Ah, the Honeymoon! Time to work out the kinks! No, not “those” kinks…EasternSlopes.com isn’t looking to change to a “.xxx” domain name when they become available! We’re talking real kinks: muscle knots, cricks in the neck, various aches and pains; all things that happen when you’re under stress and aren’t getting enough exercise. In other words, what happens in the couple of weeks leading up to your wedding. The running around, making sure that everything is where it’s supposed to be when it’s supposed to be there, worrying that there’ll be enough food/wine/plates/forks, checking the weather forecast every two hours for the last three days before the event…if you’ve been through it, you know the drill, and if you’re going to go through it, maybe we can help!
The last time we’d been under that kind of stress was when Susan was finishing her master’s degree program. And a Honeymoon In The Eastern Townships: eating and drinking and mountain biking our way through the Eastern Townships proved to be a perfect solution. The people were wonderful, the food fantastic, and the opportunities to get fun exercise plentiful. In fact, they were SO plentiful that we weren’t able to try everything that we wanted to do (like the aerial adventures, which are much more exciting than most typical zipline tours in the USA).
Given that, and given that we didn’t have a lot of time for our honeymoon immediately following the wedding, we decided to have a “minimoon” up north. With only a few hours to drive to get there, we weren’t wasting two days traveling to/from the area, and we could carry all of our stuff with us. Airplane trips mean paring down to the essentials, particularly these days with excess baggage fees everywhere you look, and we like having our toys. Bicycles, cooksets and backpacks for impromptu picnics on mountains, trekking poles…all things we can’t take on a plane.
Unlike the last trip, though, we wanted to pamper ourselves a bit. Yes, we were tired then, but this was definitely a higher level of stress. And with a crazy summer behind us, coupled with a sprained ankle for Susan, we hadn’t been able to mountain bike at all, so planning long days in the saddle would pretty much guarantee crashes. Losing a honeymoon day to an emergency room wasn’t on our agenda (and, we hope, not on yours, either!). Could we take the trip down a notch, get plenty of rest and relaxation, and still get the exercise we needed to fully loosen up and rejuvenate? And, with our work schedules and the fact that we could only get away for a few days, would it be enough?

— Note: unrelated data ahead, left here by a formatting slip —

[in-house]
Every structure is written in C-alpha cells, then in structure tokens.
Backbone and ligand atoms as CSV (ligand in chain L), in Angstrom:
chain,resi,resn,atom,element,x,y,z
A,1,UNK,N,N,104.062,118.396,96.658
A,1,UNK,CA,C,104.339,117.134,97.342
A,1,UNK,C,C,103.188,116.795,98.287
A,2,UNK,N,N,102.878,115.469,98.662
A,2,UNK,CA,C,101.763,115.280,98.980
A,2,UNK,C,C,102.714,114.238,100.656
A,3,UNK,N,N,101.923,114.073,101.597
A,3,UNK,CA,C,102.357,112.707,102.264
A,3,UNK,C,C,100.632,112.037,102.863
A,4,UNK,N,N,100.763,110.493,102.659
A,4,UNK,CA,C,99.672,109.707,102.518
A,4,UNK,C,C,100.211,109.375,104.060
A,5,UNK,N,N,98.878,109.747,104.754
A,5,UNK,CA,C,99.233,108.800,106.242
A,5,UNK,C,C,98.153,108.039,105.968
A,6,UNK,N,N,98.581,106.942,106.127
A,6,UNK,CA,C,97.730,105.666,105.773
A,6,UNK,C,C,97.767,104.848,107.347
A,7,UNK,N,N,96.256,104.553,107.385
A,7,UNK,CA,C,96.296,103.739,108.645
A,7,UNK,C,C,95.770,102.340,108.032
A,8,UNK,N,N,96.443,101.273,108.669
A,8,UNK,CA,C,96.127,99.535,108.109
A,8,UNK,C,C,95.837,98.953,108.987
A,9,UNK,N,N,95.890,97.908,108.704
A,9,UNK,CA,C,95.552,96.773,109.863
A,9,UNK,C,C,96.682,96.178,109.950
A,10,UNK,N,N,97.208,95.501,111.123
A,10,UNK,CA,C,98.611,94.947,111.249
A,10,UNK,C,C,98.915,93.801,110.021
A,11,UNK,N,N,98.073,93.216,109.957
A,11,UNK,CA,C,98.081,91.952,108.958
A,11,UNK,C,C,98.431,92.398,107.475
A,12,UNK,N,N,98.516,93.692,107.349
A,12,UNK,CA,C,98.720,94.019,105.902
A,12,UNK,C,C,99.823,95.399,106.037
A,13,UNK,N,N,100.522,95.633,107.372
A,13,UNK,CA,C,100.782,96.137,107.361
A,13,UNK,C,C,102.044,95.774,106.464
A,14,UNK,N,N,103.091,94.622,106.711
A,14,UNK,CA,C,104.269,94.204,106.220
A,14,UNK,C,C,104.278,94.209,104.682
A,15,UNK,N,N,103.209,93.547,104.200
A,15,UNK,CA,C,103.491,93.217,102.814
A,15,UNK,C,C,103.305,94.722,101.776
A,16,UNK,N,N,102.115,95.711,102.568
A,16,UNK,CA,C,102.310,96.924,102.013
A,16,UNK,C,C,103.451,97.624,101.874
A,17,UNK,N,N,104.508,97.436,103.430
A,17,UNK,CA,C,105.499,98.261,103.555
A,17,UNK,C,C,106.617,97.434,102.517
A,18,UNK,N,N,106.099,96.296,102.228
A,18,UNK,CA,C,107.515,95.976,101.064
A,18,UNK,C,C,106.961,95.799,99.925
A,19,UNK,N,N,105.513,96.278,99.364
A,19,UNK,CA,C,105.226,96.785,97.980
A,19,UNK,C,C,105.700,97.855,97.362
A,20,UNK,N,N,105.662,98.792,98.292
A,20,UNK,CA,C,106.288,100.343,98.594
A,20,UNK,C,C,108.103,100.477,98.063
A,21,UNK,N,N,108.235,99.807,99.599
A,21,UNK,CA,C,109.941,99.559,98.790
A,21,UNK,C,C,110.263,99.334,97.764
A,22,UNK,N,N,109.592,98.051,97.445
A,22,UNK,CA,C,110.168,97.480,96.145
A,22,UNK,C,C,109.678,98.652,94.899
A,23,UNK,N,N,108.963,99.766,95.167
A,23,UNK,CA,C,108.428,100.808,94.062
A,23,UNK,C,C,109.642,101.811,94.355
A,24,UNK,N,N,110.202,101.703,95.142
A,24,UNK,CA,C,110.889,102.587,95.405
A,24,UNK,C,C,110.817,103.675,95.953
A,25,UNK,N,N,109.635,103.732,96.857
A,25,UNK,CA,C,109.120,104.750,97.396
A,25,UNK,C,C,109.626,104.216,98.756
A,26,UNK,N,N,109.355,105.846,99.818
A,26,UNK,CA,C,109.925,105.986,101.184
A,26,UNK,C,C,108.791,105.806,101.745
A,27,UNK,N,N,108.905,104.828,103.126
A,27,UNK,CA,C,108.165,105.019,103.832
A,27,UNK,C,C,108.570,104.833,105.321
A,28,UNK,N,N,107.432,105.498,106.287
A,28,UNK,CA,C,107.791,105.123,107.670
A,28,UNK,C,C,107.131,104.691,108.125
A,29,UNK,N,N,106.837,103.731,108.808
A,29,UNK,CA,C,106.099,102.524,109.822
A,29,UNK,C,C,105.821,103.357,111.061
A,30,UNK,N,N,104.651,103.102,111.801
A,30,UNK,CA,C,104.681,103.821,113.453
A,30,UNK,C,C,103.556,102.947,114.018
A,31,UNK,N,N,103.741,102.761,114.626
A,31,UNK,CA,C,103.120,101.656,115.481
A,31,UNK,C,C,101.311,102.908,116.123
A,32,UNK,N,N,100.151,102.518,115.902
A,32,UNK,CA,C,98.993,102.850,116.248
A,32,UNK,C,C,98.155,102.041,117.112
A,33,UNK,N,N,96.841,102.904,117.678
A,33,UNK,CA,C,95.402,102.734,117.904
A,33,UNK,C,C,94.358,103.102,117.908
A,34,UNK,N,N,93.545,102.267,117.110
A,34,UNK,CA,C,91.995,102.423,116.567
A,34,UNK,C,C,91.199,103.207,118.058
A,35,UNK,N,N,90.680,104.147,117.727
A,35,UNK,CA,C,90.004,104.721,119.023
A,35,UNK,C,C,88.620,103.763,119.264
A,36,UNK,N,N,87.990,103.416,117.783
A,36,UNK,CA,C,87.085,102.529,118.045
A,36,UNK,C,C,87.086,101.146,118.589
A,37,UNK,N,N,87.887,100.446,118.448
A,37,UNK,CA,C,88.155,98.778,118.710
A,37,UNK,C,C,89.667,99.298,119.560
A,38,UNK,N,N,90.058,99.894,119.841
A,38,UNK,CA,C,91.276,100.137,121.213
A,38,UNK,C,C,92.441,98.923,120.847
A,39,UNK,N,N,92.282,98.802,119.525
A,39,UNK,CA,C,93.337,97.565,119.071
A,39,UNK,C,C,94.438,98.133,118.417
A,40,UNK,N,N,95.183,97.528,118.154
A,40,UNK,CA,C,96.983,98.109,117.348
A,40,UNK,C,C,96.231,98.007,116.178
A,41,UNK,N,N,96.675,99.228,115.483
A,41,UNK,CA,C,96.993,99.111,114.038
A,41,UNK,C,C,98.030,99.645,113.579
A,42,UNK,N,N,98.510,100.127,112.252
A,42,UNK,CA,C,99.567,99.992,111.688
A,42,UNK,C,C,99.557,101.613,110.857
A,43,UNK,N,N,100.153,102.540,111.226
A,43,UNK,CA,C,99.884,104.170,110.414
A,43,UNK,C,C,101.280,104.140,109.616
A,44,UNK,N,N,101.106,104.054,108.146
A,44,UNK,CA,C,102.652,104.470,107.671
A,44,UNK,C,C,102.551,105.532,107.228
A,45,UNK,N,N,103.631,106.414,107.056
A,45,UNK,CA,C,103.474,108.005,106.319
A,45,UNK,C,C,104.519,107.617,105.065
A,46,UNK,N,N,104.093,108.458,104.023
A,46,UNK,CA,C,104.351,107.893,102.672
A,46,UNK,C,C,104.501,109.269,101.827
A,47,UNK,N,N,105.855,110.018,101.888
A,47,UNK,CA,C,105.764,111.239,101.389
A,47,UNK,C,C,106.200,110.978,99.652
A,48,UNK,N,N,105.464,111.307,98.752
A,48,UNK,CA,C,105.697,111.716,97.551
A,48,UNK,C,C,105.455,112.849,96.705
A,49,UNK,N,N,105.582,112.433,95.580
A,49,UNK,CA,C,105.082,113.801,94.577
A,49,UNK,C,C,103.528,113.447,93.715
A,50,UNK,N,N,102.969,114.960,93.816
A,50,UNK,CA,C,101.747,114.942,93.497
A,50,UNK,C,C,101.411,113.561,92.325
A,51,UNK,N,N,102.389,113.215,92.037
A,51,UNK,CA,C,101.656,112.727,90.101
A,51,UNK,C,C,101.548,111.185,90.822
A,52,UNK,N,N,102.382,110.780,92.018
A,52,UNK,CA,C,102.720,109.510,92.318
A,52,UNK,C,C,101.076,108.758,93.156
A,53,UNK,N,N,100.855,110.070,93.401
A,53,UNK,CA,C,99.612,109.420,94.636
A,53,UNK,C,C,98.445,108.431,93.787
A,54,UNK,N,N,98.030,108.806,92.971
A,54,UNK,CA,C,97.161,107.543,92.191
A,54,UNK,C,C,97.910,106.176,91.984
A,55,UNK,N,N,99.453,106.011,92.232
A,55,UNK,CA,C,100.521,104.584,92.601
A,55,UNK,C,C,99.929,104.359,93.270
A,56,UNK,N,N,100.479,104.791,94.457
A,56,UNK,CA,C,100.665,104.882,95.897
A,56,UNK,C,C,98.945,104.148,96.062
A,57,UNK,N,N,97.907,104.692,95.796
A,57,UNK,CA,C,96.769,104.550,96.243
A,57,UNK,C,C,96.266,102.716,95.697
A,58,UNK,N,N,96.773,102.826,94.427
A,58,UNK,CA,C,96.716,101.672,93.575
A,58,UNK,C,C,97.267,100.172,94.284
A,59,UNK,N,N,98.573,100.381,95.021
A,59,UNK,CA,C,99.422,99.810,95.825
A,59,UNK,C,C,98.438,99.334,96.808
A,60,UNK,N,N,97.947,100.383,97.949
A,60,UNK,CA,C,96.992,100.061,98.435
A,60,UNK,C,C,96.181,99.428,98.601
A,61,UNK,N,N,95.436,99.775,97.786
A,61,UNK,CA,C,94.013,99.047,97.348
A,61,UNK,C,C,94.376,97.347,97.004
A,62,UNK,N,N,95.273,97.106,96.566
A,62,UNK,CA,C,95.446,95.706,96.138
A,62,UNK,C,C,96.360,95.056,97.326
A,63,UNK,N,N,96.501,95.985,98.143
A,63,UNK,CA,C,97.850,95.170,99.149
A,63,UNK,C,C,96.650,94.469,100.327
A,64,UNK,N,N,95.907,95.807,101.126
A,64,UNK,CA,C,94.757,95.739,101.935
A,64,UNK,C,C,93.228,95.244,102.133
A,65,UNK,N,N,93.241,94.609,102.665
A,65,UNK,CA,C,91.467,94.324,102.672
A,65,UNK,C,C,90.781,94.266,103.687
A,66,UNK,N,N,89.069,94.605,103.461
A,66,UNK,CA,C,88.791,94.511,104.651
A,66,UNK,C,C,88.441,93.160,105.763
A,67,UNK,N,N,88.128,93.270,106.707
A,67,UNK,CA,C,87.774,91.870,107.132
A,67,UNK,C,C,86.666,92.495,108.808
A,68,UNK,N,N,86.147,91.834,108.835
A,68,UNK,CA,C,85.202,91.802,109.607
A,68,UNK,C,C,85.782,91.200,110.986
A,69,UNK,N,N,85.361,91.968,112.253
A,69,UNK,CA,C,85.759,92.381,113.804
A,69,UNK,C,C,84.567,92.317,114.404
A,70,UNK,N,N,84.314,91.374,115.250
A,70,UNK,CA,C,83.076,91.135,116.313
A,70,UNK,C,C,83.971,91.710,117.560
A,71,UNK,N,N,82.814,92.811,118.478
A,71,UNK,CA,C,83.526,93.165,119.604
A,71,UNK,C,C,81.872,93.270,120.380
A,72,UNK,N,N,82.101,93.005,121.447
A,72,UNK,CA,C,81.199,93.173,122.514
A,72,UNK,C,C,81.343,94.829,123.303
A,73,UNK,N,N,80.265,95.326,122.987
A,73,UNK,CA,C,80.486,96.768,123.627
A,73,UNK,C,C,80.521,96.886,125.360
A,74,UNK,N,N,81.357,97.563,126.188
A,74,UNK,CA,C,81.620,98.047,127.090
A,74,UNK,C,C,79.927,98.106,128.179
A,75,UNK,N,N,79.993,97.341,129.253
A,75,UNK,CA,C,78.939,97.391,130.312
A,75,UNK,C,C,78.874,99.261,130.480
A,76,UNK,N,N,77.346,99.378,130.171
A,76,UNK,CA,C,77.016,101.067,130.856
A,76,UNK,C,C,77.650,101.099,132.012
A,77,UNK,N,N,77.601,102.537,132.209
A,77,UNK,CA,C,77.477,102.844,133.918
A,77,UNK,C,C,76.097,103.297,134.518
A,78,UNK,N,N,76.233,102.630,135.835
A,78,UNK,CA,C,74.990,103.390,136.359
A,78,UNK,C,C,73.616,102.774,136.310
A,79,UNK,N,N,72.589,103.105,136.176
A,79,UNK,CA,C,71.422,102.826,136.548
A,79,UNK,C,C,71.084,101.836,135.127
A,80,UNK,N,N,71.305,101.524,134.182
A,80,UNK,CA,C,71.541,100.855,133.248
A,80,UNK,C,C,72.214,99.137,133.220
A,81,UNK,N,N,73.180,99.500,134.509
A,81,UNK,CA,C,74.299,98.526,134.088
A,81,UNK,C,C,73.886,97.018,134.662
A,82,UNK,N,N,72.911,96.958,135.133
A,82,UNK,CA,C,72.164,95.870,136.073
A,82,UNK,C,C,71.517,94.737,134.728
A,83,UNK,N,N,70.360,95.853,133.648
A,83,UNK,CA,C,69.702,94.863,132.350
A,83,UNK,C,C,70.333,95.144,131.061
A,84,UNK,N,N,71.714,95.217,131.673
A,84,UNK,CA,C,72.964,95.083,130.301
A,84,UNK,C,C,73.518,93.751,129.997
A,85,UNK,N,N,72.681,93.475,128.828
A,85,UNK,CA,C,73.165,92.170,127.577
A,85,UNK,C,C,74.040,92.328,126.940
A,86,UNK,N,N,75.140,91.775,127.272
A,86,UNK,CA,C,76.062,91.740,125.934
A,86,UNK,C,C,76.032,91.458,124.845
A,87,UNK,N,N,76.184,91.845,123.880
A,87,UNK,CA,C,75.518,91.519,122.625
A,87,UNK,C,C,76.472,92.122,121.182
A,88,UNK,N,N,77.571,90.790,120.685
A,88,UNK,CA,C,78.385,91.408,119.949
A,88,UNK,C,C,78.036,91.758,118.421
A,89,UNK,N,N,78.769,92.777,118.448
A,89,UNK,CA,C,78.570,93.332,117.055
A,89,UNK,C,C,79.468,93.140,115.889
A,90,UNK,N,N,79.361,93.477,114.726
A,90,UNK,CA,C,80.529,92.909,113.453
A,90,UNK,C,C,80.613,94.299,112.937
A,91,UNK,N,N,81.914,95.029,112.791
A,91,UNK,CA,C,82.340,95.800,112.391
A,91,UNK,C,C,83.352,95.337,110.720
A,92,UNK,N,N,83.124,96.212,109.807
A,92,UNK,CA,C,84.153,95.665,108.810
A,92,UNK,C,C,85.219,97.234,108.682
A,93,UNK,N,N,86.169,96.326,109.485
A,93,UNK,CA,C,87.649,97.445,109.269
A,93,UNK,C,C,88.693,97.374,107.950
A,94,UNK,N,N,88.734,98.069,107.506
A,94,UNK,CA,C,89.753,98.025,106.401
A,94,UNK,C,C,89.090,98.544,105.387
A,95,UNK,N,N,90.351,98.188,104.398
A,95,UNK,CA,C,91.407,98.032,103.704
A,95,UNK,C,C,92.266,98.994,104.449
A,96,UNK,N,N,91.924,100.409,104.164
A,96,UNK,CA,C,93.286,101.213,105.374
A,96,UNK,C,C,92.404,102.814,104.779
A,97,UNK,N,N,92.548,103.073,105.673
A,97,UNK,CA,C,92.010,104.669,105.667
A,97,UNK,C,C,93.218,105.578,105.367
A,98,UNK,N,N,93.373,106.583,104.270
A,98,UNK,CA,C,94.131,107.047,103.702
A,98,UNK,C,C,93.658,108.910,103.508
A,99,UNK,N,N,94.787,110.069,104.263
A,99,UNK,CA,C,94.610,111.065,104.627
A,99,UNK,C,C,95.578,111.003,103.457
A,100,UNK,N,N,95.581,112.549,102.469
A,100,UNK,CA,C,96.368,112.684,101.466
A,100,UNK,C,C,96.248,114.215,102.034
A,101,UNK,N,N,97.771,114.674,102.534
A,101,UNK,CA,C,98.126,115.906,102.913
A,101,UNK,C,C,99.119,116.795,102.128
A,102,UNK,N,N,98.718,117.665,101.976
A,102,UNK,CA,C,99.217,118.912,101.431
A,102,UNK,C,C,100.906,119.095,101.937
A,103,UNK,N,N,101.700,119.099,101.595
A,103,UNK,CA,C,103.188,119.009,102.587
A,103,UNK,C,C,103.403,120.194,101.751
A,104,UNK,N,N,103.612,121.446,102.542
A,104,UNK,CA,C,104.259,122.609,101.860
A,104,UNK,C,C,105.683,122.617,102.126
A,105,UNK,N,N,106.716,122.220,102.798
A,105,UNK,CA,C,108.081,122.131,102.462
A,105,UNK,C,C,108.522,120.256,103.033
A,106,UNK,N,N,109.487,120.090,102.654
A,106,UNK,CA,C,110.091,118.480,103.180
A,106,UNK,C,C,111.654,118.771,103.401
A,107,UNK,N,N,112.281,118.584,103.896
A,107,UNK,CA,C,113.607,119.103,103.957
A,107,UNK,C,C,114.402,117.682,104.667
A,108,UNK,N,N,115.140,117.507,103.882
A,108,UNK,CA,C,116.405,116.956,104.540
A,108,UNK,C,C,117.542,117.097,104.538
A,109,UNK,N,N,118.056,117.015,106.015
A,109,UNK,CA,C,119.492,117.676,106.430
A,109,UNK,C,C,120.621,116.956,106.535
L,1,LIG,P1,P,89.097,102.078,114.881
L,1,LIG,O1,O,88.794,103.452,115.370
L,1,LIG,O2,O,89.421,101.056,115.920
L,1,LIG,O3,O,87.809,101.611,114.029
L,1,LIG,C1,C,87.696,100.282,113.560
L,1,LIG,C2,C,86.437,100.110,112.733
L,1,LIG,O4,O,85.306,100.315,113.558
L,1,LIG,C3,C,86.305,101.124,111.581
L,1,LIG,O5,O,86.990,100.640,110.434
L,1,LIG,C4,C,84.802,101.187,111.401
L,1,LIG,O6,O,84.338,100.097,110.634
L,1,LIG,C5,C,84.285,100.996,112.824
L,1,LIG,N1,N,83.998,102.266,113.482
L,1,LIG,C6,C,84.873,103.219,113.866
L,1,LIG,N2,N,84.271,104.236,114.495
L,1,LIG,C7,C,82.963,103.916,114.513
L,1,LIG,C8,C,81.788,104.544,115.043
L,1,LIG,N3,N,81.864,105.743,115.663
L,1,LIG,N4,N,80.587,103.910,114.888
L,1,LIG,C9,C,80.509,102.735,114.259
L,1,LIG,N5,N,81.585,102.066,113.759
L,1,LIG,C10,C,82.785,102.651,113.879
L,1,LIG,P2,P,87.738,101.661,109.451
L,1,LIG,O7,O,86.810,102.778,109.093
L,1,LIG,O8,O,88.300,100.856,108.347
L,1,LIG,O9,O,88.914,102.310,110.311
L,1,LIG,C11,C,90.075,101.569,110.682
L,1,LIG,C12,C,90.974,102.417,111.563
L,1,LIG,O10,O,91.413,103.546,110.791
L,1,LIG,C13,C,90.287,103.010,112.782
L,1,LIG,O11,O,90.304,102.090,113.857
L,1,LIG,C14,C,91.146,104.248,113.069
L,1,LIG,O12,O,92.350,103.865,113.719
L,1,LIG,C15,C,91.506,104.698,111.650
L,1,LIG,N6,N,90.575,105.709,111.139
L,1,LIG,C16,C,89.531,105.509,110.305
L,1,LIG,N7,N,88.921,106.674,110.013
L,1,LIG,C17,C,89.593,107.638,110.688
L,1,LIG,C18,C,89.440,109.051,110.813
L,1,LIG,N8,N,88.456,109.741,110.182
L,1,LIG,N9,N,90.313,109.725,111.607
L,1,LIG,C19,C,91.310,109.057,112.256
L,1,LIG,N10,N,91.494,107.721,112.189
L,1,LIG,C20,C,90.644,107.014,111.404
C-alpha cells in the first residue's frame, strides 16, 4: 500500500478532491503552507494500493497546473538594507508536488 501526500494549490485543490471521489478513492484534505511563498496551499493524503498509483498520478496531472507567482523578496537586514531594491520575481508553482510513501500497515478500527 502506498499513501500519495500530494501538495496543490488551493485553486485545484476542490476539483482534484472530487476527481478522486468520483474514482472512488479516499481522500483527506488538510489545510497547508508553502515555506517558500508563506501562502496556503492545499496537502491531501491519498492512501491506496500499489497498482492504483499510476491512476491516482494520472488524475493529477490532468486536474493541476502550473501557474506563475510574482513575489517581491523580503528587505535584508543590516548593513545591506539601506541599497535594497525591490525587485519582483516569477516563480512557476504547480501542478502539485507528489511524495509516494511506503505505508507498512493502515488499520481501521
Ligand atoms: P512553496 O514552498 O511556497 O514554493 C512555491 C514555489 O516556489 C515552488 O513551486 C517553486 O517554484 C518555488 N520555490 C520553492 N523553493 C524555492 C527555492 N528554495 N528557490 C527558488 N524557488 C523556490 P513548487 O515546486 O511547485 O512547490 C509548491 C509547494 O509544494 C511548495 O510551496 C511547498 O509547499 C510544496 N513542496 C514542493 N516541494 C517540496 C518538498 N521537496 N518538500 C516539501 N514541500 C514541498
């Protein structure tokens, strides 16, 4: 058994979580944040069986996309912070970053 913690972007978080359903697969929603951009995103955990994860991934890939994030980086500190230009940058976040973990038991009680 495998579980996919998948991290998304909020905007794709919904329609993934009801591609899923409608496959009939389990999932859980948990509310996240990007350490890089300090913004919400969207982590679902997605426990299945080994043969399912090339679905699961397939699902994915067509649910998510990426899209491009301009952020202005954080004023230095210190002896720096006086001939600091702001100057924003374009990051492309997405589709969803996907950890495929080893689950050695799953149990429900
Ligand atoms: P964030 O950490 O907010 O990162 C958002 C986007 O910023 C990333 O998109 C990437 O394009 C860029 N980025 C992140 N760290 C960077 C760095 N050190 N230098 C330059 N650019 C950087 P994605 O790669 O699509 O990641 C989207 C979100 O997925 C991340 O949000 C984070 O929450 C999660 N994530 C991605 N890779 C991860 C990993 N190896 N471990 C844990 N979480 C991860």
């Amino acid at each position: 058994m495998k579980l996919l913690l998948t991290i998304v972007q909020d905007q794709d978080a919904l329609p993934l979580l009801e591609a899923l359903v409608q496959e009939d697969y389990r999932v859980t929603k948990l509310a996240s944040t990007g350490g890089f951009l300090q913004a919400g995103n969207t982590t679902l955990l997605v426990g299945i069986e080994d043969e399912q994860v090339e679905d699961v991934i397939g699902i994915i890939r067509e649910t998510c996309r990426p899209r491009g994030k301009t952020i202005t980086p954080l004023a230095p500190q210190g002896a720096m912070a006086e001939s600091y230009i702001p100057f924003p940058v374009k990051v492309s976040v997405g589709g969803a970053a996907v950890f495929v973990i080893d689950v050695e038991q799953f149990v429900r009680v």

Loosening up often means massages and the like, so step one was to look into day spas. One name kept appearing, no matter what we searched on…Spa Eastman, in, yes, Eastman (they clearly want to make life easy for stressed-out people with limited memory spans!). They not only have every service we could think of, they had a number we’d never heard of. Better still, they aren’t just a day spa; they’re actually a full resort hotel with a restaurant that focuses on “healthful gourmet food.” Hmmm…decadence that isn’t bad for us? Sign us up!
Day one, on the road with our coffee, finding a diner with NON-healthy food, we could already feel the relaxation starting to set in; vacation, honeymoon! Knowing that we were headed to a beautiful, welcoming area enhanced that, and the fact that breathing exercises, a quiet environment, massages, potentially great food, and more awaited us…well, it’s hard to beat that to set a mood. Canadian customs and immigration looked at our passports, decided we weren’t terrorists, and we were almost there. Driving up to Spa Eastman, it’s obvious that this is a “nice” place. Everything is meticulously tended, yet there’s nothing overdone about it; nature is left to be nature. We arrived before lunch, and had a picnic with us, so slipped off on the trails surrounding the spa to find a place to sit and relax. It wasn’t long before we found that the lovely pond on the grounds had open fields beyond, and we collapsed just beyond the far shore, and enjoyed absolute peace & quiet.
Lunch over, time to check in. The spa has a “please be quiet” policy, and the lobby is unlike that of any hotel we’ve ever been to; no shouting people, no bright lights, no assaults to the senses whatsoever. It’s that way throughout every part of the resort; even when we walked the trails out on the grounds, people were speaking in low voices. It wasn’t somber…there were still smiles and laughter, but it was, well, respectful of the fact that we were all there to help restore some inner peace and equilibrium. Our room was the same…everything immaculate, everything harmonious, nothing to disturb us; our deck looked out over the pool & hot tub, and, even with a number of people enjoying themselves, sound didn’t make it up our way.